Get Ahead With a Mentor Who Scares You

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Posted April 24, 2012 by Marcy Twete in Networking Buzz

Years ago, I faced the assignment in a professional development class of asking a professional woman to be my mentor. I wrote about my experience in this 2011 post, “Mentoring for Success.” My experience shocked me. I chose an incredibly high level woman and was shocked to find out she rarely was asked to mentor and was delighted to help me in any way she could. Our mentoring relationship built my connection with her, with her company, and ultimately in the industry she worked in as well. I recalled this experience recently when I read Jodi Glickman’s article on Harvard Business Review Blog called, “Get Ahead With a Mentor Who Scares You.” In it, Jodi says, “Go out and find the most qualified or talented mentor, coach, or manager you can, and subject yourself to everything they can throw at you.

Her sentiments are 100% correct. Too often, we find mentors who support us freely, get excited about what we’re doing, but are afraid to truly challenge us. And conversely, we are afraid to ask to be truly challenged. When you think through who might become a mentor for you, think about the woman who would truly challenge you, and might just scare you into doing what needs to be done.

A few traits to find in your own “scary” mentor:

  • Find the opposite. If you have a personality that’s larger than life, it may be that the scariest mentor for you is someone who leads with quiet grace. And vice versa. If you are the classic introvert, seek out a mentor who might be able to help you break out of your shell. It’s easy to be attracted to individuals who are better versions of ourselves as mentors. But look for opposites, too, as they might teach you something you never thought you’d learn
  • C’mon, get higher. If you’re a middle manager, it’s tempting to find a mentor who is just a step or two above you in the corporate food chain. Don’t. Shoot higher when you’re choosing your mentor. Don’t be afraid to approach a woman at the top of your field and ask her for a mentoring relationship. You never know what you’ll hear. Chances are, she’ll say yes. And if she can’t, she may point you to an even better option for you.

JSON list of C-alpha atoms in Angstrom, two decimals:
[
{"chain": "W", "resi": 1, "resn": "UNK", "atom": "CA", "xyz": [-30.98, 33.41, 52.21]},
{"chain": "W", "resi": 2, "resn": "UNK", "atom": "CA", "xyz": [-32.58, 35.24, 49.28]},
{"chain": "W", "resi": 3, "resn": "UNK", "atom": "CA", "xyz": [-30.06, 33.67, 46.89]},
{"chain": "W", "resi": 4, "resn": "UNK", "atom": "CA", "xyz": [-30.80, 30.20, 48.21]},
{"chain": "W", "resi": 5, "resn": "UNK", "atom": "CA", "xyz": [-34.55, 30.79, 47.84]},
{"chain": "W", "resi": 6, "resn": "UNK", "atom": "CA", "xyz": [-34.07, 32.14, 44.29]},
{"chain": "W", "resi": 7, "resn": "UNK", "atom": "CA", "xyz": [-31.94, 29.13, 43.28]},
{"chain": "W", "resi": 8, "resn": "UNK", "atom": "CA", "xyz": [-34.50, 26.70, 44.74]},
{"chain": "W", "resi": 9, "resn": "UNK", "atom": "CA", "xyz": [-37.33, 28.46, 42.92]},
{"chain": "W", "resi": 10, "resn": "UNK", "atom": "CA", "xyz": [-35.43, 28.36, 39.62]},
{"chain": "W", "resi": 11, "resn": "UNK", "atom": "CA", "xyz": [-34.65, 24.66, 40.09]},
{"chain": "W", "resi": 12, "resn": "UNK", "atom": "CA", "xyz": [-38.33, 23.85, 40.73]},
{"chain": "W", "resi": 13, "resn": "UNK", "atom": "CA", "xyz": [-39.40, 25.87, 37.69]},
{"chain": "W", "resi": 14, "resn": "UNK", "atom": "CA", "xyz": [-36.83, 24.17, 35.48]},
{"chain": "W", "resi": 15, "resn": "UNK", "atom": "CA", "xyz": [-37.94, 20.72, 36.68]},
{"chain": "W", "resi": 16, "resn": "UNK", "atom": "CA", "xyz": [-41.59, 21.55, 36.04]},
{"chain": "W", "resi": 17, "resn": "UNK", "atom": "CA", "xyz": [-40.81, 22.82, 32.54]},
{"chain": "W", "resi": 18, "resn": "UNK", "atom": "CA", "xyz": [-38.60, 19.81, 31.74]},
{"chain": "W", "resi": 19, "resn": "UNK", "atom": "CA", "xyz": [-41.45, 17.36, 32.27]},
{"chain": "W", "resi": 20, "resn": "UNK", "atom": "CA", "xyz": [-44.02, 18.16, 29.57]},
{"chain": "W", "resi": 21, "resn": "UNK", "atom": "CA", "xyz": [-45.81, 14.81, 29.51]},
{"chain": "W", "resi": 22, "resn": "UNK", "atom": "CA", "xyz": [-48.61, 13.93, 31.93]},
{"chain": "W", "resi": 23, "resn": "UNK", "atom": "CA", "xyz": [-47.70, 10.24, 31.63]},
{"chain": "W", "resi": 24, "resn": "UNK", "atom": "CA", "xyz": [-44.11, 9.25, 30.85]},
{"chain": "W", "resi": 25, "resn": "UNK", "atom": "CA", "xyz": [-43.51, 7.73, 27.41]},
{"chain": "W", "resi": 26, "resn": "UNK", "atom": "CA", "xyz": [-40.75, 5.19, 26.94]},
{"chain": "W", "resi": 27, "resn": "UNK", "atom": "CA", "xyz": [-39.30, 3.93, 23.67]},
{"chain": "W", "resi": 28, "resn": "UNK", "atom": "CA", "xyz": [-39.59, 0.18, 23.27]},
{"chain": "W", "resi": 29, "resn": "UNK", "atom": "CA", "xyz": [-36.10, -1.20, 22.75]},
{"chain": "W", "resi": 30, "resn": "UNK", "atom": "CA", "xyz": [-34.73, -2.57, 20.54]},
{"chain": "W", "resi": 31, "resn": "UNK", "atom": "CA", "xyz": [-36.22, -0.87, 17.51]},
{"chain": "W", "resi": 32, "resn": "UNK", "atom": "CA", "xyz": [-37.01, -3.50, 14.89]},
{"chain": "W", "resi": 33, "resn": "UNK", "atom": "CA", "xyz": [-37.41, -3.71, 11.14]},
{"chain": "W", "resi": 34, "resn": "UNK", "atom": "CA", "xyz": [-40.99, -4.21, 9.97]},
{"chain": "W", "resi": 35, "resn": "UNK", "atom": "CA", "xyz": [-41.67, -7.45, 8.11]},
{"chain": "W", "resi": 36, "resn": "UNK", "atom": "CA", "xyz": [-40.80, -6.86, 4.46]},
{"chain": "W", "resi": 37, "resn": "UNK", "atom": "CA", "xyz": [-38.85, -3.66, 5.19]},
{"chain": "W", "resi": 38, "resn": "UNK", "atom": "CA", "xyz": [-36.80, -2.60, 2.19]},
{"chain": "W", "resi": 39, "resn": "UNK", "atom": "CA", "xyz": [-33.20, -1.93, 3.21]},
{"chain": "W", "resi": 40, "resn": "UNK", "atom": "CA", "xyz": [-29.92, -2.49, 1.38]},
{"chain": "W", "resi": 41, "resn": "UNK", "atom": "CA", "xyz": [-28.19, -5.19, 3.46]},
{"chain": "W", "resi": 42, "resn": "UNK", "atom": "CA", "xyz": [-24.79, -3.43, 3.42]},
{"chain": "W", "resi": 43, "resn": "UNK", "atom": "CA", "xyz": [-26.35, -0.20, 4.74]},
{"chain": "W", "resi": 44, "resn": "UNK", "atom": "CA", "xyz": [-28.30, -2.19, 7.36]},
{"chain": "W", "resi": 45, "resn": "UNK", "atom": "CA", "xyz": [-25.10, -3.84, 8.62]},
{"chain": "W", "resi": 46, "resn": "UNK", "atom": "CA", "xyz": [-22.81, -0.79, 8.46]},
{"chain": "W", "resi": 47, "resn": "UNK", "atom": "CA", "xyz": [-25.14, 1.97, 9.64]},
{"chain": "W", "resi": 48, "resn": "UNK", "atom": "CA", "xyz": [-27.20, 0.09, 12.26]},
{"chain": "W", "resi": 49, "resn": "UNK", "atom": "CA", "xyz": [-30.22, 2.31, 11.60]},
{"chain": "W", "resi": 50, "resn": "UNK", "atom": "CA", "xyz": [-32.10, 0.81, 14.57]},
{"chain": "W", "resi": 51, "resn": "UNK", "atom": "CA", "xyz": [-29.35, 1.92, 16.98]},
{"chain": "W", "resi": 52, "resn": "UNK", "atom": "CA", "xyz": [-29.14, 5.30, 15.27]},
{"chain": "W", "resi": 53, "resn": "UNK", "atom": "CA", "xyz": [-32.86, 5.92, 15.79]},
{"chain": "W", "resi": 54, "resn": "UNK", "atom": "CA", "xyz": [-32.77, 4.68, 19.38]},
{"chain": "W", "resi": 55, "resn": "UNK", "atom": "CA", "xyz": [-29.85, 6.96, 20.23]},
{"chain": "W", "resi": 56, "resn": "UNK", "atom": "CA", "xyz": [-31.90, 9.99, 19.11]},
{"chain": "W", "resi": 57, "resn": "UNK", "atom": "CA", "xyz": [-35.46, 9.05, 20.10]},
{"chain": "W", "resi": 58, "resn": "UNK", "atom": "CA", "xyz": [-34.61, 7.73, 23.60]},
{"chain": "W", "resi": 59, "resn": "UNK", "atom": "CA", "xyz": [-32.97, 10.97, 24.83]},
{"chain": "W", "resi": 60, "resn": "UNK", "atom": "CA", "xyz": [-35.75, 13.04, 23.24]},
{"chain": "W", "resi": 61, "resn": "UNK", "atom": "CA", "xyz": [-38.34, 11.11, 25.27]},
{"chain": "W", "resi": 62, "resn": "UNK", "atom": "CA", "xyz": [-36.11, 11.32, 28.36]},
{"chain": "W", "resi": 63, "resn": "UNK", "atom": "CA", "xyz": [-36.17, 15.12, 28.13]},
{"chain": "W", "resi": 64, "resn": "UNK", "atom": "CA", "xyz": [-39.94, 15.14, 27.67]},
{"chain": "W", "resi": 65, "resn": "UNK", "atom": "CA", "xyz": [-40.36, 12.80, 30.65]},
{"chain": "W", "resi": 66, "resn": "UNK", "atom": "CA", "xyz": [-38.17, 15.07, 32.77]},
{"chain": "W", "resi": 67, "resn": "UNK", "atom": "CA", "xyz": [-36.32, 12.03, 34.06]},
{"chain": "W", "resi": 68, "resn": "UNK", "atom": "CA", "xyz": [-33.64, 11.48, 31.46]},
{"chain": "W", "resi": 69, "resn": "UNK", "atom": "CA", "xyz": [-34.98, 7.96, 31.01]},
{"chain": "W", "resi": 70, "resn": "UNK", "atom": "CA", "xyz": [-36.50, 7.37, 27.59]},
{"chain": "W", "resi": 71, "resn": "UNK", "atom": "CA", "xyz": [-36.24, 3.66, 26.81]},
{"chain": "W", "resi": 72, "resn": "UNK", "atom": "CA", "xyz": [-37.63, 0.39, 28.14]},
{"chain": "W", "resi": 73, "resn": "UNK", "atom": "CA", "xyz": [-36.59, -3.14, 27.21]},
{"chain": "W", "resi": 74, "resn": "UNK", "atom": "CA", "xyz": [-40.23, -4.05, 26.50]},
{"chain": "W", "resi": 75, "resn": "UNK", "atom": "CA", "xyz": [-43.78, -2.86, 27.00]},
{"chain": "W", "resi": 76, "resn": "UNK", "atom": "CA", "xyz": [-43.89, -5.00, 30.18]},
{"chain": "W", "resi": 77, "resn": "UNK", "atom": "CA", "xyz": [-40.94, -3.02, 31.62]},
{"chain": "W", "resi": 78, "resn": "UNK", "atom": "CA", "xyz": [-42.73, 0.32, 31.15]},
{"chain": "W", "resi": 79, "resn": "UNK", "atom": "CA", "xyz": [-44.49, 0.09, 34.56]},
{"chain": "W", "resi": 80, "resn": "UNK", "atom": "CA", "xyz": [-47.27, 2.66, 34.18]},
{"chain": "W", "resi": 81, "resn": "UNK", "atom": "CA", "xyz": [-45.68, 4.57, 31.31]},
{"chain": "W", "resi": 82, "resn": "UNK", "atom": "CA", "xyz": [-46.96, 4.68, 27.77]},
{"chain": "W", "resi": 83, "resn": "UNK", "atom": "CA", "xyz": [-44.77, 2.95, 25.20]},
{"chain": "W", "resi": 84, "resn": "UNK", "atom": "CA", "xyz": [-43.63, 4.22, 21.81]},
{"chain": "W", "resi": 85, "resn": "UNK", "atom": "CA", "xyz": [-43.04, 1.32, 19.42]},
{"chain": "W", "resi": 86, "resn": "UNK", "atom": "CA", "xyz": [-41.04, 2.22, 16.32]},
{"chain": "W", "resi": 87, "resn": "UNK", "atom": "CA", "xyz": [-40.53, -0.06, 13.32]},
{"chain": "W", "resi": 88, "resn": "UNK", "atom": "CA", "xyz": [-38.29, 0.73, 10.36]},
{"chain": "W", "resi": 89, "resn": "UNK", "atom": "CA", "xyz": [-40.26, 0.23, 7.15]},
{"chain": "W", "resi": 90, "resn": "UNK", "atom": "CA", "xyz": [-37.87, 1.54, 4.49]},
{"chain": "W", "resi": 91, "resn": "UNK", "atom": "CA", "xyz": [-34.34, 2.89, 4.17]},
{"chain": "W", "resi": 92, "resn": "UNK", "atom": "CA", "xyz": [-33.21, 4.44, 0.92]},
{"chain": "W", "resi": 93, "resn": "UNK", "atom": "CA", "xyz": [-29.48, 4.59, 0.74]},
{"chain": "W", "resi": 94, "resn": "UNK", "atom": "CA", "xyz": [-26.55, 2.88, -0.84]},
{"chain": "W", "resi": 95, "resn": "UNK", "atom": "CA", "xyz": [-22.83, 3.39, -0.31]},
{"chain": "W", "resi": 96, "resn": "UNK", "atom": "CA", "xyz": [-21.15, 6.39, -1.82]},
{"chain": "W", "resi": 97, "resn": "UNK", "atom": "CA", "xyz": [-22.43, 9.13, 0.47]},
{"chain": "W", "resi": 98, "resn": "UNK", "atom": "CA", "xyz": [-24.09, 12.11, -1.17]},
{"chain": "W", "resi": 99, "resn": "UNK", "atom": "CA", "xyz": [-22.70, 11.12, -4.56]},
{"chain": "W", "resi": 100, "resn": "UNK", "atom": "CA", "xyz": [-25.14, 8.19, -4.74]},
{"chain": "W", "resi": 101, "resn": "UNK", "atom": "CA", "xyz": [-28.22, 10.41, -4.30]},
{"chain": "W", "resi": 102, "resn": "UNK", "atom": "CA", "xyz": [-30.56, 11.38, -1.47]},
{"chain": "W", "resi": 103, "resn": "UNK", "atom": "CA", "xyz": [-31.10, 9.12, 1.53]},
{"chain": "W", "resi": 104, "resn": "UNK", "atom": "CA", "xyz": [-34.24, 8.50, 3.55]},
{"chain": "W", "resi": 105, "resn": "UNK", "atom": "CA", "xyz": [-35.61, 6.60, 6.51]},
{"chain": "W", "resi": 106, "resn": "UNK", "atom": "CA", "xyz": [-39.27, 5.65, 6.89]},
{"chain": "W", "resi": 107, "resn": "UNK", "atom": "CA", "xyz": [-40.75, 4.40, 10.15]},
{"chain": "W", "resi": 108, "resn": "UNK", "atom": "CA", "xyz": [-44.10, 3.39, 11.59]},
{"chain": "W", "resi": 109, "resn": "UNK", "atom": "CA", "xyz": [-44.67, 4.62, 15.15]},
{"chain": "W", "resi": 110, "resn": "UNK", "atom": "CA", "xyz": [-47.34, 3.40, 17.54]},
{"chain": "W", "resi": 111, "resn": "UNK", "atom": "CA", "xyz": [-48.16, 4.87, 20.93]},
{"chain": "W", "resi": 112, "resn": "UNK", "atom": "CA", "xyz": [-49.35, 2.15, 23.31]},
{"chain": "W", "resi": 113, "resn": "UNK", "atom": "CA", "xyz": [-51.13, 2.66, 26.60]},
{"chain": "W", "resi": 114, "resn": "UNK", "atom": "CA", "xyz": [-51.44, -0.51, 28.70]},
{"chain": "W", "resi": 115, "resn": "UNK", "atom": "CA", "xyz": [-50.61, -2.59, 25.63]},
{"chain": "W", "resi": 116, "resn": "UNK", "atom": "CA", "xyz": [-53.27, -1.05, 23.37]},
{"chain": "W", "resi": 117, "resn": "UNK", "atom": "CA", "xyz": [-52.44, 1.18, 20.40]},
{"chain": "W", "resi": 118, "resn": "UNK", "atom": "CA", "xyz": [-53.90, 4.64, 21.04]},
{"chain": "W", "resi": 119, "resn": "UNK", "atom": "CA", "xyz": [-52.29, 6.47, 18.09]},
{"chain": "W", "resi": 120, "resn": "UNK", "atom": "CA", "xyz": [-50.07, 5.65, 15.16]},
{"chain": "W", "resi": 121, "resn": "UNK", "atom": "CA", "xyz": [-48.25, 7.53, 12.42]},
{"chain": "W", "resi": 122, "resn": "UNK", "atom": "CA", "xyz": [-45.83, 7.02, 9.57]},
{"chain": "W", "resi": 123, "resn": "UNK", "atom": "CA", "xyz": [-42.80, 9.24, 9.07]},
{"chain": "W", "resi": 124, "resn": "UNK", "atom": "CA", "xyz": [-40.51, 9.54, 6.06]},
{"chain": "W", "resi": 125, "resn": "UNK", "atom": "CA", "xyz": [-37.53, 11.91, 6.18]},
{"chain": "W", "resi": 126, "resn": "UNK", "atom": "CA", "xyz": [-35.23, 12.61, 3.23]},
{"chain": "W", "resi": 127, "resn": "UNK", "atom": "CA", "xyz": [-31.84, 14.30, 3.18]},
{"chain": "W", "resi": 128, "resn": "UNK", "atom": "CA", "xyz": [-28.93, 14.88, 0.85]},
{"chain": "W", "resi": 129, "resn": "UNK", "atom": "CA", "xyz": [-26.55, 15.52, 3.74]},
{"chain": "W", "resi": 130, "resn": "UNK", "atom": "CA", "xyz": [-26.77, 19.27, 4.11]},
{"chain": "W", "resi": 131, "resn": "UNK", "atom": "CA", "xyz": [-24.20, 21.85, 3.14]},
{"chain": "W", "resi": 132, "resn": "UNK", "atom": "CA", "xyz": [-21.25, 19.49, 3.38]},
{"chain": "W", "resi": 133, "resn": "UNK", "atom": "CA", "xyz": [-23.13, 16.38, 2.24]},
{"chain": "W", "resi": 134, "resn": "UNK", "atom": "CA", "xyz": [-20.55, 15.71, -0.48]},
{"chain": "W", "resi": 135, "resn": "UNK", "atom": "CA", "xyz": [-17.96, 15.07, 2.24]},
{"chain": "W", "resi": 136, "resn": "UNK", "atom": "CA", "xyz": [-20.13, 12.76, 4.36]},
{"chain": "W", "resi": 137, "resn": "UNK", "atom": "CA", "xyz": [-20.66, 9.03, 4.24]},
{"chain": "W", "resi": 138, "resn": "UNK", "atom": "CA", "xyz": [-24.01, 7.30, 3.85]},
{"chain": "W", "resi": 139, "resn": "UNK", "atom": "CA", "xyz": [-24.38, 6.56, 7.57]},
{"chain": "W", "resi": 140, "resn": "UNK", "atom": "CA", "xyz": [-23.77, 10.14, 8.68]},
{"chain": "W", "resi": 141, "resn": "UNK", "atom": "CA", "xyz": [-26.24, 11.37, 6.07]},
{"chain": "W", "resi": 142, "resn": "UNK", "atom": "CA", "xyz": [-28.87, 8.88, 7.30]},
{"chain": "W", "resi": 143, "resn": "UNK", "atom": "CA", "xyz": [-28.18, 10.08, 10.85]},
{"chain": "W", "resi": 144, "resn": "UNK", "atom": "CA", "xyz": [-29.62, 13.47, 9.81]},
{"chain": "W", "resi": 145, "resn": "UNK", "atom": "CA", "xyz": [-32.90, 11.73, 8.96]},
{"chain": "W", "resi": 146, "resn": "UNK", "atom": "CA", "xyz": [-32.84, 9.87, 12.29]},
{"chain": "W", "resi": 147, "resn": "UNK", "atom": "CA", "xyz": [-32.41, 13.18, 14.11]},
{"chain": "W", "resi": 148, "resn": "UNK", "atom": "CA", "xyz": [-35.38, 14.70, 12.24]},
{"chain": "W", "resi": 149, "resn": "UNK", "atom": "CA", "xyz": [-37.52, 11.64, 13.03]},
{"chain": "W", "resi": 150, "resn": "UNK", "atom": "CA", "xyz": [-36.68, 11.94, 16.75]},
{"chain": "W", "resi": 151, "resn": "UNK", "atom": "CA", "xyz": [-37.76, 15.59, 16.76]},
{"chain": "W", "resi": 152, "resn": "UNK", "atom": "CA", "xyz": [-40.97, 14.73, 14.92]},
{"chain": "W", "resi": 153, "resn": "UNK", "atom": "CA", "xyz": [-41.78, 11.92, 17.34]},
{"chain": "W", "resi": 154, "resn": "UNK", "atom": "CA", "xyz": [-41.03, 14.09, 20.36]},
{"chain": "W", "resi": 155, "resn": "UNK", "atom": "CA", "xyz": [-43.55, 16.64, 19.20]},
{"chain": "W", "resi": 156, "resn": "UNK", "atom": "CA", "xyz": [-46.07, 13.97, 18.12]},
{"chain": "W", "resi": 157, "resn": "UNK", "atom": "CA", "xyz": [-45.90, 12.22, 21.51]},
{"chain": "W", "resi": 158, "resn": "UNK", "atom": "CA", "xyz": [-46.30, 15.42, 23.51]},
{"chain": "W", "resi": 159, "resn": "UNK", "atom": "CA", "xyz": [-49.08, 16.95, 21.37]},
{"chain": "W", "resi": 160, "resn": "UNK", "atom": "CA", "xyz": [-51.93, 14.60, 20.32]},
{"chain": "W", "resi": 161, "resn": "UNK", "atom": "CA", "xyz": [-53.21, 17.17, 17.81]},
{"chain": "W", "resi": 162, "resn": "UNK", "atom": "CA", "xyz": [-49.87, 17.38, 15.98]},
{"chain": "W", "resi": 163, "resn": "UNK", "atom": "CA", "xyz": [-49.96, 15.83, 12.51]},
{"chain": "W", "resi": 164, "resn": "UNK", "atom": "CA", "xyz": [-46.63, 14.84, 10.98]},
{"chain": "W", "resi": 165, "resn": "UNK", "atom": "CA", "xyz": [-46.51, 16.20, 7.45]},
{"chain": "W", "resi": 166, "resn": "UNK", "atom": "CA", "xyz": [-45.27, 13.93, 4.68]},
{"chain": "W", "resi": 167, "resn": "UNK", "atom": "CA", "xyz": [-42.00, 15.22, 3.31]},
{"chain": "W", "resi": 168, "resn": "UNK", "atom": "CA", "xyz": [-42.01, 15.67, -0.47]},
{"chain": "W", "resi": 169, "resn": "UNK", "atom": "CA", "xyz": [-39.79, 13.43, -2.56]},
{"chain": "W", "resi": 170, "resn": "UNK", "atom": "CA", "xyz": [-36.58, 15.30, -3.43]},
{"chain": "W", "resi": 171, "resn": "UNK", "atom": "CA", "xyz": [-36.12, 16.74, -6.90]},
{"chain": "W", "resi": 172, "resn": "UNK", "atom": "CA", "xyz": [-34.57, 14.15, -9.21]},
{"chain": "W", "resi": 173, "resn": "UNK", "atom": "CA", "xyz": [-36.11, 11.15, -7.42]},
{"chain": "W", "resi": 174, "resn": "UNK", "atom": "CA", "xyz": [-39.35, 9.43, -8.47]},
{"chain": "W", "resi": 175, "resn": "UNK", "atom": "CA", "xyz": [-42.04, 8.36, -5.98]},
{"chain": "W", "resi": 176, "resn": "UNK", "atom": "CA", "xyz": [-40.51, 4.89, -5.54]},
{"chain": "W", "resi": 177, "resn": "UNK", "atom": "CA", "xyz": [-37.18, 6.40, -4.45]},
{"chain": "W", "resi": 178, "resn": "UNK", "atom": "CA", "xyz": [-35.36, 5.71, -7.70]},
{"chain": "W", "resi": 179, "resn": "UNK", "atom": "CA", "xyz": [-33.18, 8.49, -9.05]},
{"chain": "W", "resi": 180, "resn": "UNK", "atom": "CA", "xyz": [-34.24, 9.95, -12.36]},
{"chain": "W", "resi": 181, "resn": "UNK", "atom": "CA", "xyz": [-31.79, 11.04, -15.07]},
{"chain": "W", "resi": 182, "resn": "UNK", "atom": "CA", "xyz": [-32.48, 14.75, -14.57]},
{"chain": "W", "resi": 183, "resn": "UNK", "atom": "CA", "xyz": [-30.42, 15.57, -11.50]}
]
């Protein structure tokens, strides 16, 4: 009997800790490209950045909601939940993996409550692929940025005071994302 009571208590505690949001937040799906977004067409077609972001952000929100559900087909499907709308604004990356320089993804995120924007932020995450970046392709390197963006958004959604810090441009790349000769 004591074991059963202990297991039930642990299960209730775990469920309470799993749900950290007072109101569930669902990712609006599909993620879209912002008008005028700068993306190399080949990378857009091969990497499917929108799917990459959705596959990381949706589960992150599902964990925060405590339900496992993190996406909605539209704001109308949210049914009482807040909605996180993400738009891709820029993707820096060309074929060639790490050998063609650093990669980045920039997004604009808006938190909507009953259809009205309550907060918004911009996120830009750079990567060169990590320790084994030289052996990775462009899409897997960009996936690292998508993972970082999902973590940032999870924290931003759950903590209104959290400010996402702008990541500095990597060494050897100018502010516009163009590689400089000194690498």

• Be honest about what you need. Mentoring relationships can quickly turn into “it’s ok, don’t worry” kinds of conversations where you complain and your mentor advises you on your complaints. Set up from the beginning with her that you want to be challenged, pushed, and questioned. If you enter every conversation with the idea that you’ll need to work during that session, not just sit back and whine, it will change the shape of your experience phenomenally.
  • Read US Weekly. There’s a section in US Weekly near the front of the magazine that highlights celebrities who are “just like us” – they push grocery carts, they go to Starbucks, they have bad hair days, etc. Apply this concept to all women in business. You might look at that Senior Vice President and become paralyzed with pure intimidation. But remember, she’s just like you. She takes a shower every morning and then stares in her closet thinking about how she has nothing to wear. She has trouble balancing work and life, just like you. She has guilt and shame and challenges in her life. And chances are she, like you, wishes she had a mentor!

Jodi Glickman is right. Find a mentor who scares you, who makes you a little bit nervous. Your relationship with that person will benefit from it. It will force you to be more prepared for meetings, and give you more, quickly, out of your mentoring relationship.


About the Author

Marcy Twete

Marcy Twete is the author of "You Know Everybody! A Career Girl’s Guide to Building a Network That Works" and a career expert who believes in order to be empowered in your career, you must be surrounded with resources and a network that both supports and challenges you. Marcy began her own networking journey as a professional fundraiser in the nonprofit industry, honed those skills as a fundraising consultant, and in 2012 networked her way to nearly 1 million readers as the CEO of the professional development website Career Girl Network.

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